And the Citizens United slippery slope continues…
A judge has ruled that the campaign-finance law banning corporations from making contributions to federal candidates is unconstitutional, citing the Supreme Court's landmark Citizens United decision last year in his analysis.
In a ruling issued late Thursday, U.S. District Judge James Cacheris tossed out part of an indictment against two men accused of illegally reimbursing donors to Hillary Clinton's Senate and presidential campaigns.
Cacheris says that under the Citizens United decision, corporations enjoy the same rights as individuals to contribute to campaigns.
The ruling from the federal judge in Virginia is the first of its kind. The Citizens United case had applied only to corporate spending on campaigning by independent groups, like ads run by third parties to favor one side, not to direct contributions to the candidates themselves.
"(F)or better or worse, Citizens United held that there is no distinction between an individual and a corporation with respect to political speech," Cacheris wrote in his 52-page opinion. "Thus, if an individual can make direct contributions within (the law's) limits, a corporation cannot be banned from doing the same thing."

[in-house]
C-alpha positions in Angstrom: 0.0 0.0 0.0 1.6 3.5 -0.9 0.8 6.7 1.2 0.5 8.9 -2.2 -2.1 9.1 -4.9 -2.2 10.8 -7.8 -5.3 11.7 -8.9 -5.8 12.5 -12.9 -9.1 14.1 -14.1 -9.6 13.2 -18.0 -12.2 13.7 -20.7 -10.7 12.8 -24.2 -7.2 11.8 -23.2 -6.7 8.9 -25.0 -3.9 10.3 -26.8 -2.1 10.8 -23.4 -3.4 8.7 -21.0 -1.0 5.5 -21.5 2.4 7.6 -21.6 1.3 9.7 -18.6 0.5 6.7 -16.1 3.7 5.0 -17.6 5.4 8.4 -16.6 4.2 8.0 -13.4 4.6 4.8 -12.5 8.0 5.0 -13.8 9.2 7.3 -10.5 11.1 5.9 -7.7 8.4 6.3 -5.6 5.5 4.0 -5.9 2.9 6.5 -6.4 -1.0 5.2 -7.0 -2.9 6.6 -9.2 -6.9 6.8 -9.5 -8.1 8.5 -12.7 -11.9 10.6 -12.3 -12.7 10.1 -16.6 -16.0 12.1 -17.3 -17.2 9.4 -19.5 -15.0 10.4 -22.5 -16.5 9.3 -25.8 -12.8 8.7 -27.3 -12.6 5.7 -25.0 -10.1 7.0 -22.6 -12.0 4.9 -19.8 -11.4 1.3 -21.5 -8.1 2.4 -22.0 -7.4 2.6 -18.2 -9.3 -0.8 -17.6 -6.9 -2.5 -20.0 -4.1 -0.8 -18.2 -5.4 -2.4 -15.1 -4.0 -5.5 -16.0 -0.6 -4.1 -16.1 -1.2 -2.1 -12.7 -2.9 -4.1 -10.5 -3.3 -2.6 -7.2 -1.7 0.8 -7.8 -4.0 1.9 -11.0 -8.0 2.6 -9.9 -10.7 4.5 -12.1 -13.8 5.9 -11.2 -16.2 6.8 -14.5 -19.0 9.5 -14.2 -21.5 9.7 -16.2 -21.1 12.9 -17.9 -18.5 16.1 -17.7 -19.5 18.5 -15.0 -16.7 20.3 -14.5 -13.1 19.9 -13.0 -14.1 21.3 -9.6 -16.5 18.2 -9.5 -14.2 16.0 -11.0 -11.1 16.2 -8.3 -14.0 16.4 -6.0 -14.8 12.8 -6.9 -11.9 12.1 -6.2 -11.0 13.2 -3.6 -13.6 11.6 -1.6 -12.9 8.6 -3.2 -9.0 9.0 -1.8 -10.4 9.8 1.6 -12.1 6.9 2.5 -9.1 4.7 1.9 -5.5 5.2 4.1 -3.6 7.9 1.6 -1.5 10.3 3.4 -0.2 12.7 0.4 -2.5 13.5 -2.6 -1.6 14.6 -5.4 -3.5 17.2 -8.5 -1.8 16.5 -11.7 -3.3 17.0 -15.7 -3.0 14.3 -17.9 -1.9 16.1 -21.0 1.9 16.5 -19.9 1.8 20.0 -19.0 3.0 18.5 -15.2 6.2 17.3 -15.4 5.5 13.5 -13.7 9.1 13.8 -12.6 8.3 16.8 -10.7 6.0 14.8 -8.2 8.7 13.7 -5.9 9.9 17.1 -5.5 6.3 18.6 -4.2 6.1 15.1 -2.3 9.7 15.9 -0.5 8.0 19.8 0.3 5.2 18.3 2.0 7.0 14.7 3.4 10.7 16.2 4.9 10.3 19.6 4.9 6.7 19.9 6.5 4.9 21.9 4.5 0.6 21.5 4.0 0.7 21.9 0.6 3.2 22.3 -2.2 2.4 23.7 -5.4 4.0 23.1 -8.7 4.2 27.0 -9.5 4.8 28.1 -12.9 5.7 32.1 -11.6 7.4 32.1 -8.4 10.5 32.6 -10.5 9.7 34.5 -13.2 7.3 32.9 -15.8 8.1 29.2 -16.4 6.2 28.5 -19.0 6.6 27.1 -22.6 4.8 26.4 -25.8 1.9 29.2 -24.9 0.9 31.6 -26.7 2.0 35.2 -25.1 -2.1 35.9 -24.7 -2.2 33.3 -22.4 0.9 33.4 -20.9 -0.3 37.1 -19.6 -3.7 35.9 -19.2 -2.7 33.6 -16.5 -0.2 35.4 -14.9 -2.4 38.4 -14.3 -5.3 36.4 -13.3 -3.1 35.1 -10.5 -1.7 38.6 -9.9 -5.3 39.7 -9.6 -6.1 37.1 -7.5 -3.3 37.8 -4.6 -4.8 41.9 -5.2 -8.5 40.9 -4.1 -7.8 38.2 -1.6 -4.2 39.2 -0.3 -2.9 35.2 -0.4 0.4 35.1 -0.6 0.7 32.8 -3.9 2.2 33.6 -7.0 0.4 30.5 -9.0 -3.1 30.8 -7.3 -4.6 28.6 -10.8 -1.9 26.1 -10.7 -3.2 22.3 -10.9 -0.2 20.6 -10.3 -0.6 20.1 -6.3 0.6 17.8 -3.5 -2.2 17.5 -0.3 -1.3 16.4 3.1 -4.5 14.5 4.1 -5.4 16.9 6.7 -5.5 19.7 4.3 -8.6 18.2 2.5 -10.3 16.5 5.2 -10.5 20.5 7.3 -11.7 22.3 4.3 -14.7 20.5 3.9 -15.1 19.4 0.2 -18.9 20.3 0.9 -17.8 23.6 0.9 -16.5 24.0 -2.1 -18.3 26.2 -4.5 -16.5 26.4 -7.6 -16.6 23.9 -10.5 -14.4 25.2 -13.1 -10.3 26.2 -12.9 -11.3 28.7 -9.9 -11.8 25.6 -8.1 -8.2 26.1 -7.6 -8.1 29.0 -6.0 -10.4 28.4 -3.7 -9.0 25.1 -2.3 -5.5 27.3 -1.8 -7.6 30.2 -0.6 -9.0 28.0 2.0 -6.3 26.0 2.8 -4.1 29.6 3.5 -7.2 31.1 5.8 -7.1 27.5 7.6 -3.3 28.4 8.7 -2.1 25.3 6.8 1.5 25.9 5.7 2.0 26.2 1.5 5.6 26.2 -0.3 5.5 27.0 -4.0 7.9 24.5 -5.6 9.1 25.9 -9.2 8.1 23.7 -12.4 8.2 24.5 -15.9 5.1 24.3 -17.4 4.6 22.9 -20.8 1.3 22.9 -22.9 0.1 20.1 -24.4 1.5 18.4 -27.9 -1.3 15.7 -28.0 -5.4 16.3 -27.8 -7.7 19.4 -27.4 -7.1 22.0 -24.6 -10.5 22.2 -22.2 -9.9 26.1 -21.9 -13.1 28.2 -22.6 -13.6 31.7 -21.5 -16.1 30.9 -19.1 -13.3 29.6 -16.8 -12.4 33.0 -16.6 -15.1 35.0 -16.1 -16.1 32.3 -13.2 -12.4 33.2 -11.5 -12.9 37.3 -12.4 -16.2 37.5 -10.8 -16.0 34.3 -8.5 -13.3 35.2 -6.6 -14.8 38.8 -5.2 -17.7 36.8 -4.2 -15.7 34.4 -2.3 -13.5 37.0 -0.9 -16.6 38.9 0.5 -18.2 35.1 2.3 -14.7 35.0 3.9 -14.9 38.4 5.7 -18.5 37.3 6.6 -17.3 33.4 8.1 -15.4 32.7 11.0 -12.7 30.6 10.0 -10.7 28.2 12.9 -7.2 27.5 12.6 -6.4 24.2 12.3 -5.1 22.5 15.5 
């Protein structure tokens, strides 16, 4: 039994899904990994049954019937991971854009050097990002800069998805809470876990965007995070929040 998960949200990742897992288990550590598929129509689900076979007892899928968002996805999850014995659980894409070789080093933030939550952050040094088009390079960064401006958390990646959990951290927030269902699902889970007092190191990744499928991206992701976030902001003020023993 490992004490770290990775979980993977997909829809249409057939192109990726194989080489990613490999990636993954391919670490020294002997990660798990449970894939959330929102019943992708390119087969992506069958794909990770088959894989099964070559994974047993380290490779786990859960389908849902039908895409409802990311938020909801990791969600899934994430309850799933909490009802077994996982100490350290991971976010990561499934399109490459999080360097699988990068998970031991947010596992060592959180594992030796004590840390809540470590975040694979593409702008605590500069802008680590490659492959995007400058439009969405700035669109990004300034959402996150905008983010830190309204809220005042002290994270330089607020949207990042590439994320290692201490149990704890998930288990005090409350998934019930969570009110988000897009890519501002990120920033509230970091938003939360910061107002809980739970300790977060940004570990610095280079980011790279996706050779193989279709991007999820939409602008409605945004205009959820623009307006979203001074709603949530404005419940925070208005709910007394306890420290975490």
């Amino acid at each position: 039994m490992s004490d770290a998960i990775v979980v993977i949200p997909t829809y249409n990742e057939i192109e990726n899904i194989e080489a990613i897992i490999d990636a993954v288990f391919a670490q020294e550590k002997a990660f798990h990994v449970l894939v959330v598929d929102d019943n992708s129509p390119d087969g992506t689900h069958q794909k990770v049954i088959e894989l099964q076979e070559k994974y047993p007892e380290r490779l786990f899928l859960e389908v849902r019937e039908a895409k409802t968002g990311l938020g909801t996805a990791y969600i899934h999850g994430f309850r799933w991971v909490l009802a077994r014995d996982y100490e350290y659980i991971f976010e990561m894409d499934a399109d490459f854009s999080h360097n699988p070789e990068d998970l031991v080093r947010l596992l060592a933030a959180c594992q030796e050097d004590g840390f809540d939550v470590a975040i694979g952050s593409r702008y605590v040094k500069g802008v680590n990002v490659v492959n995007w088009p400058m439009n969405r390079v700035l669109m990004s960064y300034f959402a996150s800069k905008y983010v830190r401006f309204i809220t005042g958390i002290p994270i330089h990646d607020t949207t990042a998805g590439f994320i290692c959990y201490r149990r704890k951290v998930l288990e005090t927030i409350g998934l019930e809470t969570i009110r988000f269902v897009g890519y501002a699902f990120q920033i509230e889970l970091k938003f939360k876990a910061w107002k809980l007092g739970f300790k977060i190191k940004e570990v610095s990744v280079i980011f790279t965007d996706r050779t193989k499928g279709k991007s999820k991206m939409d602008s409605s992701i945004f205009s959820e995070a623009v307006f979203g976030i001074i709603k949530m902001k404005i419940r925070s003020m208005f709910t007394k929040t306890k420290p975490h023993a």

Judge Cacheris – one of President Reagan’s earliest judicial nominees – acknowledged that another court addressing the issue has ruled that Citizens United does not invalidate a ban on corporate campaign contributions.
If the ban on corporate contributions to federal candidates were to be struck down by the Supreme Court, it would deal the biggest blow yet to federal clean elections laws that have been in place for over a century.
The first election after Citizens United turned into a corporate spending free-for-all. But it was just the beginning of what, without correction, may be a new regressive era of money in politics.